1. Explain to students that they are going to figure out the meaning of the word Pneumonoultramicrosocpicsilicovolcanoconiosis using word parts. 2. Place students into 8 small groups. Have each group pick an index card that has one of the 8 word parts of pneumonoultramicrosocpicsilicovolcanoconiosis listed on it. 3. Explain to each group that they are responsible for researching the meaning of their word part using classroom dictionaries and computers. Each group must come up with a cohesive meaning within 10-15 minutes. Students need to write their meanings on the back of their index cards. 4. After each group has produced a meaning for their word part, have one group member come to the front of the room where students will arrange themselves in the correct order of their word parts. 5. From the 8 word part meanings presented at the front of the class, each group will then create their own definition of the word pneumonoultramicrosocpicsilicovolcanoconiosis. 6. Have students present their definitions to the class, and write them on the board. Compare these definitions as a class, and present the correct definition so that students can compare it to their own definitions. Adapted from Hembree, 2008 31 | P a g e

7. Create a class discussion centered around the idea of how using word parts helped them to define pneumonoultramicrosocpicsilicovolcanoconiosis and how they can use word parts to help to determine the meanings of future unknown words.

Word Parts and Corresponding Meanings

Word Part pneumono ultra micro scopic silico volcano coni osis

Meaning related to the lungs super small relating to viewing with an instrument mineral silicon eruption in the earth from which molten rock issues dust diseased condition

Definition of pneumonoultramicrosocpicsilicovolcanoconiosis: a disease of the lungs caused by habitual inhalation of very fine silicon dust particles.

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Opportunities? They are all around us... There is power living latent everywhere waiting for the observant eye to discover it.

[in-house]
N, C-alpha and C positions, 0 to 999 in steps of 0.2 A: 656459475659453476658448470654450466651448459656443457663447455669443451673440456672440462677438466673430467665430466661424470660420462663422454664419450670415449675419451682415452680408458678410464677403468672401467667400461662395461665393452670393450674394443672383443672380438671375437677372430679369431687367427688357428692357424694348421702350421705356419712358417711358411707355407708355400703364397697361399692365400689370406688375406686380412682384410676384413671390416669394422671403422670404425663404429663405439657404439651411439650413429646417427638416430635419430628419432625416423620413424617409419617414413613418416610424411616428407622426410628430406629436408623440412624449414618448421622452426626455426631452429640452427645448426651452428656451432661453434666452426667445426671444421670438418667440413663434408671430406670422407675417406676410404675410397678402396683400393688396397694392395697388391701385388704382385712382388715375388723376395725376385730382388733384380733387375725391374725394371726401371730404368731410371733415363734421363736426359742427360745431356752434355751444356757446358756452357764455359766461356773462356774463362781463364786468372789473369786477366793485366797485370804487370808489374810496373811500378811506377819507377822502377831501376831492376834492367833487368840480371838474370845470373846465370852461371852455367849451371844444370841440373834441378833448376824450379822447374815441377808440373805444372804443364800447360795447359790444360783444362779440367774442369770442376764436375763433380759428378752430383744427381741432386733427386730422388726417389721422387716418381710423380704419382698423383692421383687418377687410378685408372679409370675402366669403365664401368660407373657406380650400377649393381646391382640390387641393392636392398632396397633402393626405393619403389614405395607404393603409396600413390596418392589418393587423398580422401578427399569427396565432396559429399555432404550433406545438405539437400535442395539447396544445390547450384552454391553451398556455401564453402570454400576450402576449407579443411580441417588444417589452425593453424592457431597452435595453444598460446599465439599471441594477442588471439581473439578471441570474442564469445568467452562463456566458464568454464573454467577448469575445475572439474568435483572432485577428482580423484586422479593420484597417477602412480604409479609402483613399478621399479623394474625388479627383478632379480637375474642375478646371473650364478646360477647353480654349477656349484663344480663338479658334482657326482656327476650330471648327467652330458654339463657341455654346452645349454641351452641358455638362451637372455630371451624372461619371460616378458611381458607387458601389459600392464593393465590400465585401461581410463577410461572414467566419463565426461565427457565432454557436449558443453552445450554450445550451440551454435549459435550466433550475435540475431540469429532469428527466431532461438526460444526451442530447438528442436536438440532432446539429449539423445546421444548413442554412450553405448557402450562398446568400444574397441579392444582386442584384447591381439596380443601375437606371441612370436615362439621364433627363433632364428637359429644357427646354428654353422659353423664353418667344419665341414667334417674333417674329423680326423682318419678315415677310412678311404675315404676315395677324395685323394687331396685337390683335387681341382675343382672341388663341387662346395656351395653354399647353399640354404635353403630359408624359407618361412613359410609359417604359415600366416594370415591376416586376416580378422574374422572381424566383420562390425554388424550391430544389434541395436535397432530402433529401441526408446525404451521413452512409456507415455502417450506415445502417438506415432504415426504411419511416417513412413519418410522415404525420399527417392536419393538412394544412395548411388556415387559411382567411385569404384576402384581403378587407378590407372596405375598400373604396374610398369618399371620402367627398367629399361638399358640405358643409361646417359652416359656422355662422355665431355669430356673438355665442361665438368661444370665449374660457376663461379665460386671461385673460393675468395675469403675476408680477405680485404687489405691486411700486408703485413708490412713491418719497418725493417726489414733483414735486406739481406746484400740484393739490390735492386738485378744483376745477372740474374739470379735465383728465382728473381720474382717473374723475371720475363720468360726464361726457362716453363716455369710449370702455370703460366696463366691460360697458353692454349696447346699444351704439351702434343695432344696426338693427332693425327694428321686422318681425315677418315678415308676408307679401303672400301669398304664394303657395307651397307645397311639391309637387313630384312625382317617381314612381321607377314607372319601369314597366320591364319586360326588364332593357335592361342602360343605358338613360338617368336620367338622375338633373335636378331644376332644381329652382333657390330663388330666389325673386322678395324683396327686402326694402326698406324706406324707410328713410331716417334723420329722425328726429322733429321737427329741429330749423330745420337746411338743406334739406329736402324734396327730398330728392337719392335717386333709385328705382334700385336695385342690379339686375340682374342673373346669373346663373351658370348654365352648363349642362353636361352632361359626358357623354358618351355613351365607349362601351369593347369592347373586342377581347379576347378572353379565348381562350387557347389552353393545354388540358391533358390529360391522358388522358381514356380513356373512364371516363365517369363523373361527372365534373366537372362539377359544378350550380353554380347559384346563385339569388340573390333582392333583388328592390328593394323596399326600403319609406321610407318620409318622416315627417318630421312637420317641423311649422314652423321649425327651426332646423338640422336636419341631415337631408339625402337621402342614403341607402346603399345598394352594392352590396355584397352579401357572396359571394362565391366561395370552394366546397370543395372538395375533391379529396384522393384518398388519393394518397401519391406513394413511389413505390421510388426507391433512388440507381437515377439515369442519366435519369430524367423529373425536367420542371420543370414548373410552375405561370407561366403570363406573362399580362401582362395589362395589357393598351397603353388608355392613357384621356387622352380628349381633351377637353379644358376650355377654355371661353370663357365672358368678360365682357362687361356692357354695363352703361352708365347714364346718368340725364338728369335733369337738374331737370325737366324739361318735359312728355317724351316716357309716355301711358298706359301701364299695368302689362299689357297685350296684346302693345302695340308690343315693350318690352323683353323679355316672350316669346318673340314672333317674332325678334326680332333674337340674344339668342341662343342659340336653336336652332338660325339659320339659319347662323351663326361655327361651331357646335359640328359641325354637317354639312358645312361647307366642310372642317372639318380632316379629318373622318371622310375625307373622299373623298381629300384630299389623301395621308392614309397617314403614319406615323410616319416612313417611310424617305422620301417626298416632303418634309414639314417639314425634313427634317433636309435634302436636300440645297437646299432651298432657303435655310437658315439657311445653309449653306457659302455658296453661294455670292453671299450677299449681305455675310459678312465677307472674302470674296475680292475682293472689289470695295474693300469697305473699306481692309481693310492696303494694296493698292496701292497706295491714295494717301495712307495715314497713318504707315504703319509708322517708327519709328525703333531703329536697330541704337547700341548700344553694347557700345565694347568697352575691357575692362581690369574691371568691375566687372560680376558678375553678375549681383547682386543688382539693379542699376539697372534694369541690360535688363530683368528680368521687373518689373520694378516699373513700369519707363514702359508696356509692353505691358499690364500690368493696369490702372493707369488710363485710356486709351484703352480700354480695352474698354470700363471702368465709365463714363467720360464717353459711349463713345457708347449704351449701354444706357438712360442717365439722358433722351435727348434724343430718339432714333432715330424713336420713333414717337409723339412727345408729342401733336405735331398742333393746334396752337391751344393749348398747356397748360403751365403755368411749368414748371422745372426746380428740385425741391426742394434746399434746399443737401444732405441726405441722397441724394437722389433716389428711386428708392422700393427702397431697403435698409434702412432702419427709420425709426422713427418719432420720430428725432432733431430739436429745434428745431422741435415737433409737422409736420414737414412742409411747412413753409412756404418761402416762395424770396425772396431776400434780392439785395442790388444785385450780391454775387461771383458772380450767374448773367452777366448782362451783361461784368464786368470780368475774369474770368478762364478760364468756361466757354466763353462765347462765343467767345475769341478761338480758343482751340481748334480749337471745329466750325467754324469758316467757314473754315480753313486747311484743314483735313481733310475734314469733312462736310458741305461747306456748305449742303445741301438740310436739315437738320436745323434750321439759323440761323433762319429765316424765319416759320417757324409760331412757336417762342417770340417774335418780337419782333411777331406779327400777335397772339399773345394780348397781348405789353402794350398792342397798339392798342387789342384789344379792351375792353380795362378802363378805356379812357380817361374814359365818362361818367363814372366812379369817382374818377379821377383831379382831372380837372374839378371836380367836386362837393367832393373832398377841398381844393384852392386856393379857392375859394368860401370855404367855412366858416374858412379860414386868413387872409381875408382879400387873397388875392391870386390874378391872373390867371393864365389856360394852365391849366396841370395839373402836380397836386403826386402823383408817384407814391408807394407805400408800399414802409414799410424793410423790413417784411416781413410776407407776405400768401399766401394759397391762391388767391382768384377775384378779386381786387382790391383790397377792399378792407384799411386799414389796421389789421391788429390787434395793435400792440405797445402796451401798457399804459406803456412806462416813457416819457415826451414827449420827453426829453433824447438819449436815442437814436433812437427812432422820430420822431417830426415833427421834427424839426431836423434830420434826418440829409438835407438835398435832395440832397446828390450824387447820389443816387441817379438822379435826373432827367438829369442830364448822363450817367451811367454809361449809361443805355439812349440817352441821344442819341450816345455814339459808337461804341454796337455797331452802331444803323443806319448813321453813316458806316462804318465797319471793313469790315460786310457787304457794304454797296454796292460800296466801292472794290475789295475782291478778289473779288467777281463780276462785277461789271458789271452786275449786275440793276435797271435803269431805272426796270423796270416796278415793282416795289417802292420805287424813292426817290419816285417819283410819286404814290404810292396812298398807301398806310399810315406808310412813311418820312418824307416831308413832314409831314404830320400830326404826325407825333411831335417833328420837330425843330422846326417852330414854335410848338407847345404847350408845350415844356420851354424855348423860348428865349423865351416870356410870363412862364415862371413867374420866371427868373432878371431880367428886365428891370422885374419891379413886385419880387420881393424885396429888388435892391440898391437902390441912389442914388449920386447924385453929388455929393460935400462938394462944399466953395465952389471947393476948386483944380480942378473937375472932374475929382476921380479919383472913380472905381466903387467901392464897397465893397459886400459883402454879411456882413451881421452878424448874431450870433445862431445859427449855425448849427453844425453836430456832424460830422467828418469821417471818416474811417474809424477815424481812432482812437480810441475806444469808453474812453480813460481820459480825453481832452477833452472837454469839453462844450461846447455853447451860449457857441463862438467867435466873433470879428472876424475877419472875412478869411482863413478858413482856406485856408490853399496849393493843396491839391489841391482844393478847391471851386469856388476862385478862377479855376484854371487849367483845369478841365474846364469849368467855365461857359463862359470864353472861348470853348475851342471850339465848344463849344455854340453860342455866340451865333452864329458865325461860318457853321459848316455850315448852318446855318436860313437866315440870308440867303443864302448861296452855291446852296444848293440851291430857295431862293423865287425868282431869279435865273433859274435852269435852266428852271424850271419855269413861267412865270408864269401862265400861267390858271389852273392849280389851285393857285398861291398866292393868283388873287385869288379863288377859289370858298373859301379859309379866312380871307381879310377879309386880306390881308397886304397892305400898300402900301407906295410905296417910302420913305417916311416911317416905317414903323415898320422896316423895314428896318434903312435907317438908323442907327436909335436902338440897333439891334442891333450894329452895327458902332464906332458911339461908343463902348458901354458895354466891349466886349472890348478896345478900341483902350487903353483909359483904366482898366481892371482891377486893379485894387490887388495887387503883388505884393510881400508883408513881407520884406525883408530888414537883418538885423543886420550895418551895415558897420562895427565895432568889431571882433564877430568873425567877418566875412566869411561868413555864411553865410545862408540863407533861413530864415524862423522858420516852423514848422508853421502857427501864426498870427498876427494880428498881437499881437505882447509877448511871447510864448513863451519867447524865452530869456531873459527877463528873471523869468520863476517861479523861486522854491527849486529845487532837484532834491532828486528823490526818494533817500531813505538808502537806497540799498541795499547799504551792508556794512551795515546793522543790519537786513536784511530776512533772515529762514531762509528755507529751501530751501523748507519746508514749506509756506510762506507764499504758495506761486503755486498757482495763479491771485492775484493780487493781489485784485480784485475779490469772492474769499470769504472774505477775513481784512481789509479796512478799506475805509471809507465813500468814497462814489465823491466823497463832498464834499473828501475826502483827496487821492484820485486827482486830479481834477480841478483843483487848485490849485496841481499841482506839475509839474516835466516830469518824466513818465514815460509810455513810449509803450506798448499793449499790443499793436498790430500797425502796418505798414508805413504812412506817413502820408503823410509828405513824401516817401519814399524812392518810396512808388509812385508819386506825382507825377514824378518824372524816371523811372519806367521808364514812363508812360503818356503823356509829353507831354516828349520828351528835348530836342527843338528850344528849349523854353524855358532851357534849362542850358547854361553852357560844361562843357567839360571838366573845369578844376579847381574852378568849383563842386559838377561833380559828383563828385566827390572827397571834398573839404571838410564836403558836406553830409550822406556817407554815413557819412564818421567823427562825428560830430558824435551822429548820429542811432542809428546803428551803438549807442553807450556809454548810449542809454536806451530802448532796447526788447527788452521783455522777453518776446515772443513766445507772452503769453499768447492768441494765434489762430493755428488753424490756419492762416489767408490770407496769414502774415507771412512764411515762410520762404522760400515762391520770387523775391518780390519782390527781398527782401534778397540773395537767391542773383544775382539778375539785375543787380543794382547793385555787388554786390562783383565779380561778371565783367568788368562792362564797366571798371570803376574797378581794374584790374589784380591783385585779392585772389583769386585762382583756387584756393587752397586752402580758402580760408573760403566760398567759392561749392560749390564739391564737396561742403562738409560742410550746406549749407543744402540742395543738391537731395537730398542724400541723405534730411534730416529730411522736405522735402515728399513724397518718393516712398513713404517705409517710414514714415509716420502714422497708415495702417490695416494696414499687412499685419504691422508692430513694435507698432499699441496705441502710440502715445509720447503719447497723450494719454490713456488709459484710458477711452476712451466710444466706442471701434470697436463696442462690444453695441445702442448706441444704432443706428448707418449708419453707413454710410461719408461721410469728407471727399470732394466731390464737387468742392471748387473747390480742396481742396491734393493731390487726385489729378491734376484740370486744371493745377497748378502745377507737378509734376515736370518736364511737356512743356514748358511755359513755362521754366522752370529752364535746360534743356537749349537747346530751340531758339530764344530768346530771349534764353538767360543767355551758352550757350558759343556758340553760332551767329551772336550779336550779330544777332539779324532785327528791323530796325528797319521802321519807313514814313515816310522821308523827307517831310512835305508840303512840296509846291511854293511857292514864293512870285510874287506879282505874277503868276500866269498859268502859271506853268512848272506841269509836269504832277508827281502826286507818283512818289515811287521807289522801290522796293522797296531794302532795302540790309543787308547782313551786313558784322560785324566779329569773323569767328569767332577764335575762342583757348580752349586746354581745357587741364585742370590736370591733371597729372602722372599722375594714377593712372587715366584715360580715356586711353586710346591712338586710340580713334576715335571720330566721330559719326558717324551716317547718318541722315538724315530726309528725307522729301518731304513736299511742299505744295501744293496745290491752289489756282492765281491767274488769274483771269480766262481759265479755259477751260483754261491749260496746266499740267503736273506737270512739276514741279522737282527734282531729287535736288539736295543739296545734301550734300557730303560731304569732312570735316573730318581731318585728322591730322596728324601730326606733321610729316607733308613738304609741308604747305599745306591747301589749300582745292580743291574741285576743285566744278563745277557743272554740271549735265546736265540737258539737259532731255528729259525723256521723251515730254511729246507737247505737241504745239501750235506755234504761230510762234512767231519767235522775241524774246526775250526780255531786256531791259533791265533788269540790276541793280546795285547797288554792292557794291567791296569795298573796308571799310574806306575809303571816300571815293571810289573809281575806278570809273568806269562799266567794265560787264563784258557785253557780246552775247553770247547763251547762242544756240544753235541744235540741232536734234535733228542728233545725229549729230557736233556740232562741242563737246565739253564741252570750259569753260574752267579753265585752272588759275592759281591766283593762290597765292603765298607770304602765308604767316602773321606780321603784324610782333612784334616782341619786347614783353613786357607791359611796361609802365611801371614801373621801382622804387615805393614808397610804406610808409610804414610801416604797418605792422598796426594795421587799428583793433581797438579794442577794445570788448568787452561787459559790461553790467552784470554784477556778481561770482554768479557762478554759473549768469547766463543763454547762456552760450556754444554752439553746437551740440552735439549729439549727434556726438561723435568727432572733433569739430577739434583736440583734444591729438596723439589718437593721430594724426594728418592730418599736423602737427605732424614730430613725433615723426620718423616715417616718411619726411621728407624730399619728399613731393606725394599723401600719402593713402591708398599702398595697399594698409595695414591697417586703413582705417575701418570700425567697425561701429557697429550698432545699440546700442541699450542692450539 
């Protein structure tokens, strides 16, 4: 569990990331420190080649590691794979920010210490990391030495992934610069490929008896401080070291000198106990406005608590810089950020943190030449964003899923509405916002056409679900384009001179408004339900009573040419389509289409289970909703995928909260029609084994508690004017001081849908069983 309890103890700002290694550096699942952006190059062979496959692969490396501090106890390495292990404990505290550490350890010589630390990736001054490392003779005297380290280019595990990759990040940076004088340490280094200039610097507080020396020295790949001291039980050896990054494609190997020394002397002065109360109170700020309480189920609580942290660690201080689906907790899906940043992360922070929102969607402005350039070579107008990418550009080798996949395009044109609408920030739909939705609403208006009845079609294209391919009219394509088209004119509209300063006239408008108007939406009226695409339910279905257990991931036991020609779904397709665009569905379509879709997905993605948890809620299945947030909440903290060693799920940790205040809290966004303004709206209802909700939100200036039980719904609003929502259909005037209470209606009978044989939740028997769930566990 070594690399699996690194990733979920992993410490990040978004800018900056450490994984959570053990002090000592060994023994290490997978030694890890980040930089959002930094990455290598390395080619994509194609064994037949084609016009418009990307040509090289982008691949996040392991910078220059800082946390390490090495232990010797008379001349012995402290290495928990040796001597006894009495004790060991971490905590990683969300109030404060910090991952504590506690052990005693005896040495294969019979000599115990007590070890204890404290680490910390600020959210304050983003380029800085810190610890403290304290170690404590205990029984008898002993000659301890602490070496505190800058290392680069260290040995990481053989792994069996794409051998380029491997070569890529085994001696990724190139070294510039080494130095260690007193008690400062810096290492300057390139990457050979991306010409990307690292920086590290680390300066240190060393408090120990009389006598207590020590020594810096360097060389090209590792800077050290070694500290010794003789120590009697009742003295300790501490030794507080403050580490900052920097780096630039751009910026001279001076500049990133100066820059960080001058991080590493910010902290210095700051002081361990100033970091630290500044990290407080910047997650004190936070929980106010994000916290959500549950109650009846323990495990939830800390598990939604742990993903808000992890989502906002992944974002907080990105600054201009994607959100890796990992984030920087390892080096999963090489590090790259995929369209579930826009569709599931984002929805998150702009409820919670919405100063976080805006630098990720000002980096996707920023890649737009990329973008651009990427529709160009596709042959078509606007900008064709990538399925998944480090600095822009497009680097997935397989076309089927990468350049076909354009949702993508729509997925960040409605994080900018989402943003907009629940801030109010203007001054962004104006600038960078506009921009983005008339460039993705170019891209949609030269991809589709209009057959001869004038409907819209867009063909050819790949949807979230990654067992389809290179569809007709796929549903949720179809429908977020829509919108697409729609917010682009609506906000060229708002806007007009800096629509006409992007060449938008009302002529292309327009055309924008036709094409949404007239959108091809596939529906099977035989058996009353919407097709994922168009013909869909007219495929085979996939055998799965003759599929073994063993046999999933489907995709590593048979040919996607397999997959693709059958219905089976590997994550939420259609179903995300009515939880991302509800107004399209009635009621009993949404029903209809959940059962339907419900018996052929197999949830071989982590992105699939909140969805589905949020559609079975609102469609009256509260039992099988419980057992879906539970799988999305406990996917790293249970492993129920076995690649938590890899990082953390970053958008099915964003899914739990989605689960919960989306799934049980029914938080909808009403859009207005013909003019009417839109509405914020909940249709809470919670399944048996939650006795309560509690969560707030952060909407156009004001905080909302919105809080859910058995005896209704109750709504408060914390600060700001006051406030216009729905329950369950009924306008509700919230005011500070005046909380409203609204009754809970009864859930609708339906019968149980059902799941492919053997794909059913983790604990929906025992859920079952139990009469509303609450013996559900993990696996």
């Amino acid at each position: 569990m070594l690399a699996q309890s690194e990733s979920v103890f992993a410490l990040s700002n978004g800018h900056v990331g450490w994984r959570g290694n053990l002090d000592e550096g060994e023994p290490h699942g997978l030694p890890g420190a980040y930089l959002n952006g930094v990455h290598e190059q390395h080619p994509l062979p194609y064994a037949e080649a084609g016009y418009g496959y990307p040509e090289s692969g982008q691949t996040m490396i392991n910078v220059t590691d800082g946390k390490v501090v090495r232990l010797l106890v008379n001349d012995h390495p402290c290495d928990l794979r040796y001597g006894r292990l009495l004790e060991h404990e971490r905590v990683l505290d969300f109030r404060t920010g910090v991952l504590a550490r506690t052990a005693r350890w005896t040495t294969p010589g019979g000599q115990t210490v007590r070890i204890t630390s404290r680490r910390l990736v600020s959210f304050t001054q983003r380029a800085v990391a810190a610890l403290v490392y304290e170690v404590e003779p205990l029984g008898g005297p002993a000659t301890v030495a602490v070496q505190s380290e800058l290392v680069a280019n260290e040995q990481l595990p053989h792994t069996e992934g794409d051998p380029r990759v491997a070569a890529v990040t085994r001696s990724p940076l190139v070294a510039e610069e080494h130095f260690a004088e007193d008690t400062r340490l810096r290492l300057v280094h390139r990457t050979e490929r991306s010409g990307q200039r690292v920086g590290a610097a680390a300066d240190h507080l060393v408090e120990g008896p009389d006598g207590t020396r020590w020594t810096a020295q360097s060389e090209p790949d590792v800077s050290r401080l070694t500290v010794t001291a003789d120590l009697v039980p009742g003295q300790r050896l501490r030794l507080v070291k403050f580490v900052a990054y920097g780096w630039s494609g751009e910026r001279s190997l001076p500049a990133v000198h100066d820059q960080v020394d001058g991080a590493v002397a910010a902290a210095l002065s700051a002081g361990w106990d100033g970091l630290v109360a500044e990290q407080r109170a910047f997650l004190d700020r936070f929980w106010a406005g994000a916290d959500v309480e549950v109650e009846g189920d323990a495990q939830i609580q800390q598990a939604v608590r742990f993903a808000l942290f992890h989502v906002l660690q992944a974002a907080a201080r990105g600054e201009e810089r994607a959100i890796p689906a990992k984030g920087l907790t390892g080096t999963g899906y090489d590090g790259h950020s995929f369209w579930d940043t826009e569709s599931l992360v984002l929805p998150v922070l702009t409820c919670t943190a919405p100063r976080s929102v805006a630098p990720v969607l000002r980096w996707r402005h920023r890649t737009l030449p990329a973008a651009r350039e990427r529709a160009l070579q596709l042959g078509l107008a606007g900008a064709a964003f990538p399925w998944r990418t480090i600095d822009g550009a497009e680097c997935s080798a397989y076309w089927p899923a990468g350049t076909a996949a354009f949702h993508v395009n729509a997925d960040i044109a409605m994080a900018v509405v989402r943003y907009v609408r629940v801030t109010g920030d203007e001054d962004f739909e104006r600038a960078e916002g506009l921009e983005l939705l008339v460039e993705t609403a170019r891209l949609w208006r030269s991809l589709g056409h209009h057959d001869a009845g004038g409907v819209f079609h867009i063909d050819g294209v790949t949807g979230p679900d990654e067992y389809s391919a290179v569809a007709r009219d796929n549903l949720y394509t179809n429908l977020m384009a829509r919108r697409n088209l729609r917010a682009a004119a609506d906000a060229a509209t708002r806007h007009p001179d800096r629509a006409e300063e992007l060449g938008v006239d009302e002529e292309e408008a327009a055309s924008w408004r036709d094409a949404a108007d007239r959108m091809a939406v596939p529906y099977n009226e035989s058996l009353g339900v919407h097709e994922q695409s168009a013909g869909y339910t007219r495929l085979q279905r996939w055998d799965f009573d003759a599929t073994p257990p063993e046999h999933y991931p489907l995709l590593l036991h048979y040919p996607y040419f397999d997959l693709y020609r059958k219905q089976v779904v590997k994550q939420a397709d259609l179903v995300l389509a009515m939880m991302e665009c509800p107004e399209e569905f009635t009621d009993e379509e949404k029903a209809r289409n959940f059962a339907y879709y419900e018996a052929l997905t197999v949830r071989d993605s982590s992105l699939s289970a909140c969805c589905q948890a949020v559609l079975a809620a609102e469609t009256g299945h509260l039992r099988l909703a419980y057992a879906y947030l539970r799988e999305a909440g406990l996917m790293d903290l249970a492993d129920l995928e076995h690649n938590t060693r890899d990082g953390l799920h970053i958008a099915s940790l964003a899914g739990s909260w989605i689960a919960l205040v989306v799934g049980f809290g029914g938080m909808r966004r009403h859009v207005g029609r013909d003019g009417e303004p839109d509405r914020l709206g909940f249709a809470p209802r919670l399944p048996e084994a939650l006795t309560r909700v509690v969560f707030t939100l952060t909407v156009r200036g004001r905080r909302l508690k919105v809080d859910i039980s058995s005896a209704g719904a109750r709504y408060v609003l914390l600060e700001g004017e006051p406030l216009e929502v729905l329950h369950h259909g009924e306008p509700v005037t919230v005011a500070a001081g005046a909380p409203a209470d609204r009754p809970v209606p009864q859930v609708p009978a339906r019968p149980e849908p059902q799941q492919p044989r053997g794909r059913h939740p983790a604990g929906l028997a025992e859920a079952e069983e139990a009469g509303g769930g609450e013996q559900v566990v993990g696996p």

-Orison Swett Marden 33 | P a g e

Mind Reader
Level Age Purpose All levels Grade 2 -Adult ESL/EFL The purpose of this activity is to recall the meaning of previously learned Word Wall words. It is most helpful as a review activity. Strategies for facilitating the understanding of the vocabulary in study Whole class, small group (3-4) The selected words need to be part of an established classroom Word Wall. A clearly presented classroom Word Wall, blank paper

Skill Area Type Pre-Requisites Materials

Procedures
1. Have your Word Wall list in an area where it is visible by all students. Select a word from the Word Wall list, and keep it secret. 2. Tell students that you are going to see who can read your mind and guess some words that you are thinking of. 3. Give each student a blank sheet of paper, and ask them to number their paper from 1 to 5. 4. Explain to students that you will be providing them with 5 clues for each word to help them guess what it is. You should also explain that after each clue they should write a guess of what they think the word could be on their paper. 5. Give them the first clue which should be “it’s one of the words on the Word Wall.” 6. Give them the second clue. This should be the number of letters in the word (i.e. 5 letters for “candy”). 7. Give them the third clue. This clue should be the word’s part of speech (noun, verb, adjective, etc.). 8. Give them the fourth clue which should be an attribute of the word (color, size, etc.). 9. Give students the fifth and final clue. This should be a context-rich sentence that leaves a blank for the Word Wall word being guessed. For example, if the word was medicine, you could give the sentence: “The doctor gave the sick boy some____________to lower his fever.” 10. The winner is the first student that guesses the word correctly. 11. Lastly, the teacher should review the meaning of each word referring back to the 5 clues used to guess the word.